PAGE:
On Monday, Geisinger Health’s nine Pennsylvania hospitals were filled beyond their capacity by at least 10% — a typical picture of the strain hospitals have been under for weeks. But hospital leaders saw something they hadn’t seen in two months: The system had fewer COVID-19 patients than the previous week.
It was one of the glimmers of hope emerging in Pennsylvania and New Jersey hospitals as the omicron surge declines after peaking two weeks ago.
“I’m optimistic that this may be the first day of the downward trend,” said Gerald Maloney, Geisinger’s chief medical officer. “What we need people to understand is that, [even] with this encouraging news, it’s not that this is over. If we have a continued letting down of the guard, we are, in fact, going to see this pick up again.”
The Pennsylvania Department of Health on Monday announced strike teams would be sent to bolster staffing at some hospitals that request help. State officials also plan to designate facilities with extra space to take patients next month from overwhelmed hospitals and nursing homes, though they didn’t provide details.
Many hospitals in the commonwealth have been in dire straits for weeks, contending with mass staff absences because of coronavirus cases or exposure on top of an existing, widespread shortage of health-care workers. As those absences begin dropping along with community case counts, hospitals still face a long-term staffing crisis.
It was unclear exactly how many extra contracted health-care workers the state would deploy in its strike teams. Staff are “scarce,” the state may not be able to fulfill every request from hospitals, and workers who do get sent to hospitals will stay only one to two weeks, said acting Health Secretary Keara Klinepeter.
The surge’s continued effect was still evident around the region Monday: Pennsylvania’s state prisons halted in-person visits for the next month because of staff shortages. Bucks County officials suspended jury trials through February.
And Temple University, one of several schools welcoming students back to campus for the next semester, banned wearing only cloth masks, instructing students to double-mask with a cloth and surgical mask or wear KN95 masks.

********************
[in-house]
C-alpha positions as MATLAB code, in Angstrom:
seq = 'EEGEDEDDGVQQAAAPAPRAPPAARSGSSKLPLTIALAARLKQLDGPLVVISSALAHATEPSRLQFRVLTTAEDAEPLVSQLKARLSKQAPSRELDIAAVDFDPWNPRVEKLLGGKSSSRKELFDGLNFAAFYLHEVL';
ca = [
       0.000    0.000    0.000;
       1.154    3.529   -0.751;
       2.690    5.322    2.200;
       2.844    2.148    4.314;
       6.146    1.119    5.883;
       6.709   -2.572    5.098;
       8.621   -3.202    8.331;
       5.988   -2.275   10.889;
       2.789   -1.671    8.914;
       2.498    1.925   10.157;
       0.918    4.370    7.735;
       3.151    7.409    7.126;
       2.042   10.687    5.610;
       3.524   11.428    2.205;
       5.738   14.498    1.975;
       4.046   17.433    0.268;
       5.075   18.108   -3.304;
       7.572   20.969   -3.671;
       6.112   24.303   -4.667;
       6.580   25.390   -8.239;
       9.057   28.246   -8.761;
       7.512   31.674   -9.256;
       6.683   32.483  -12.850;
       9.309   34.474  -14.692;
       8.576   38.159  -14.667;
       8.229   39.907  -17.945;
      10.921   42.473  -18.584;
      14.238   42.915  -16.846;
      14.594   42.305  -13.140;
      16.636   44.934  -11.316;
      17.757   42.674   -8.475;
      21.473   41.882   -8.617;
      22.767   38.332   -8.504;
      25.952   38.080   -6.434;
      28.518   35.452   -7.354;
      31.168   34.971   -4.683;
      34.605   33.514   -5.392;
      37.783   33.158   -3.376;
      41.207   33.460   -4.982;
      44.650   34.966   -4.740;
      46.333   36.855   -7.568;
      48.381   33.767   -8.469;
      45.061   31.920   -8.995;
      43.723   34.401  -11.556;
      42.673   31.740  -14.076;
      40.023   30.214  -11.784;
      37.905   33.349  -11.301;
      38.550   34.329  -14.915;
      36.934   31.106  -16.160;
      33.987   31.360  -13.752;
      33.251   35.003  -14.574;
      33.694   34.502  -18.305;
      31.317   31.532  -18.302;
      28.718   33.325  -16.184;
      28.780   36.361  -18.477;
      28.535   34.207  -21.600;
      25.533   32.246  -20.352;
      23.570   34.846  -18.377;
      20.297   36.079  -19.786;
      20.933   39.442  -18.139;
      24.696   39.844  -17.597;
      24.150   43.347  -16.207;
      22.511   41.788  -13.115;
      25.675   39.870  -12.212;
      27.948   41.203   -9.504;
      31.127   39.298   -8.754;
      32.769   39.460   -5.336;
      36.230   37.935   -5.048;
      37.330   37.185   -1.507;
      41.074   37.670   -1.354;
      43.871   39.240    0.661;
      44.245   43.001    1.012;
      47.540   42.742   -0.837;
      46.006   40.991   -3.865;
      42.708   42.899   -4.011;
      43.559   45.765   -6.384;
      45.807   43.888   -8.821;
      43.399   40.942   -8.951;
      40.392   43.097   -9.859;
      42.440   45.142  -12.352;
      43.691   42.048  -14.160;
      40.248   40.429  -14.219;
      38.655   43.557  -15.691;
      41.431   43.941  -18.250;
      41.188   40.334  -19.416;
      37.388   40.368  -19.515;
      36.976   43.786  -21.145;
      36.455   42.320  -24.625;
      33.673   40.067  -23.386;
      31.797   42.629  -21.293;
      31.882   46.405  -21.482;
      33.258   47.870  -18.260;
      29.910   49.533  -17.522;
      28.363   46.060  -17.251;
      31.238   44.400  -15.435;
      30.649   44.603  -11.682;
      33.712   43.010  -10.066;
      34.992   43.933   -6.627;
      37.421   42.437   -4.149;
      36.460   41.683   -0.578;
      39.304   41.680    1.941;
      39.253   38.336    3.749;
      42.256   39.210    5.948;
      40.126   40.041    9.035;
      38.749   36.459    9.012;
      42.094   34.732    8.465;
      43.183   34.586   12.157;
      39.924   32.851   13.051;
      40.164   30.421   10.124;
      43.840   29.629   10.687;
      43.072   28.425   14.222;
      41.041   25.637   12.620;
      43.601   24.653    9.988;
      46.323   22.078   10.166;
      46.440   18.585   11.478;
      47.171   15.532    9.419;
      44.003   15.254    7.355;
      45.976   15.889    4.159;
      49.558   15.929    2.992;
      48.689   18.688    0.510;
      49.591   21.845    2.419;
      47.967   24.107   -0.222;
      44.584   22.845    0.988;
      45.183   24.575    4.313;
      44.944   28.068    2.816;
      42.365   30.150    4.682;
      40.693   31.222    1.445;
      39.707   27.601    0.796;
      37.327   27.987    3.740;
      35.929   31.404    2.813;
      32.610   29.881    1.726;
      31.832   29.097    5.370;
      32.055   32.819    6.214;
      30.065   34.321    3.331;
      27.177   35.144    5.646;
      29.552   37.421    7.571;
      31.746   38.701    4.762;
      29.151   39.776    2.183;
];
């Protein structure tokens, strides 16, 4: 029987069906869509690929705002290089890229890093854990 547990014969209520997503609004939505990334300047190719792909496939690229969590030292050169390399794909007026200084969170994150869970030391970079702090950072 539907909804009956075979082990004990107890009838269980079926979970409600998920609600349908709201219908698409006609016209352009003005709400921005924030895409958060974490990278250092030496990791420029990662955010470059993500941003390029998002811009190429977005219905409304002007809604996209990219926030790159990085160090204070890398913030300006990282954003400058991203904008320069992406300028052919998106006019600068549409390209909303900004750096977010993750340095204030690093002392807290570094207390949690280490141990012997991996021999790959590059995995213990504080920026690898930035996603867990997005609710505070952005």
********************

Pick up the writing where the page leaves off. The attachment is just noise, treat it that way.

Officials in both Pennsylvania and New Jersey cautioned that the pandemic situation remains “extraordinarily serious,” as Klinepeter put it during a visit to Grand View Health in Sellersville.
New confirmed coronavirus cases are sharply declining across the country, though they also remain at levels that are far higher than ever before, according to the New York Times. Meanwhile, hospitalizations appear to be peaking nationwide, as deaths keep rising.
Pennsylvania’s case counts are down 39% and New Jersey’s are down 67% from two weeks ago, according to the Times, but remain higher than the peaks of all previous surges. An average of more than 16,000 new cases are being reported each day in Pennsylvania, as are more than 10,000 in New Jersey.
“What’s different with the omicron surge is not only the speed in which the numbers went up but also the speed in which they’re beginning to come down,” said Donald Yealy, chief medical officer for the University of Pittsburgh Medical Center. “The public should be hopeful, but recognize that the numbers are still very high.”
Cases have declined in Philadelphia and its collar counties, as well as in every New Jersey county, over the past two weeks, according to the Times data.
In Delaware County, where hospitals have been harder hit by omicron than in neighboring counties, medical adviser Lisa O’Mahony saw reasons to hope that February could mark a turning point.
The county has seen an “impressive decline” in new cases over the past week, she said, and the percentage of COVID-19 tests coming back positive has dropped to 28%, down from a peak of more than 40% earlier this month.
But the rate needs to get below 5%, she said, and medical reserve corps volunteers are still assisting at several short-staffed hospitals.
That means that, for now, “it’s still not time to relax. I think that’s the important point to get across. The hospitals are still full,” O’Mahony said. “Everybody is cautiously optimistic, and it seems like a few weeks from now things will have improved, I’m hoping dramatically.”
At hospitals run by Lehigh Valley Health Network, which was strained a bit earlier than Delaware County, department of medicine chair Timothy Friel said employees have seen “a significant change in the right direction” — COVID-19 admissions are down and emergency rooms are noticeably less chaotic than they were earlier this month.
Still, health and hospital officials recommended people not become lax about wearing masks, social distancing, and taking other precautions. One fear, Geisinger’s top medical officer said, is that people start gathering freely and the surge becomes like a house fire that smolders but breaks out again as soon as the fire department leaves.
“Right now, I’d have a cautious optimism that we’re going to have some reprieve,” said Maloney. “I’m very concerned about the what’s-coming-next.”
In New Jersey, new state data offered another reason for optimism: Counts from Dec. 13 to Jan. 9 showed people who were boosted were three times less likely to get a COVID-19 case requiring hospitalization than people who were not.
Still, just under half of the state’s eligible population had gotten the additional shot, a number Health Commissioner Judith Persichilli said was “unacceptably low.”
At his regular COVID-19 news briefing, Gov. Phil Murphy said not getting vaccinated is irresponsible.
“I do think it’s akin to drunk driving,” he said. “You’re not only putting yourself at risk, you’re putting other people at risk.”
Staff writers Vinny Vella and Rob Tornoe contributed to this article, which also contains information from the Associated Press.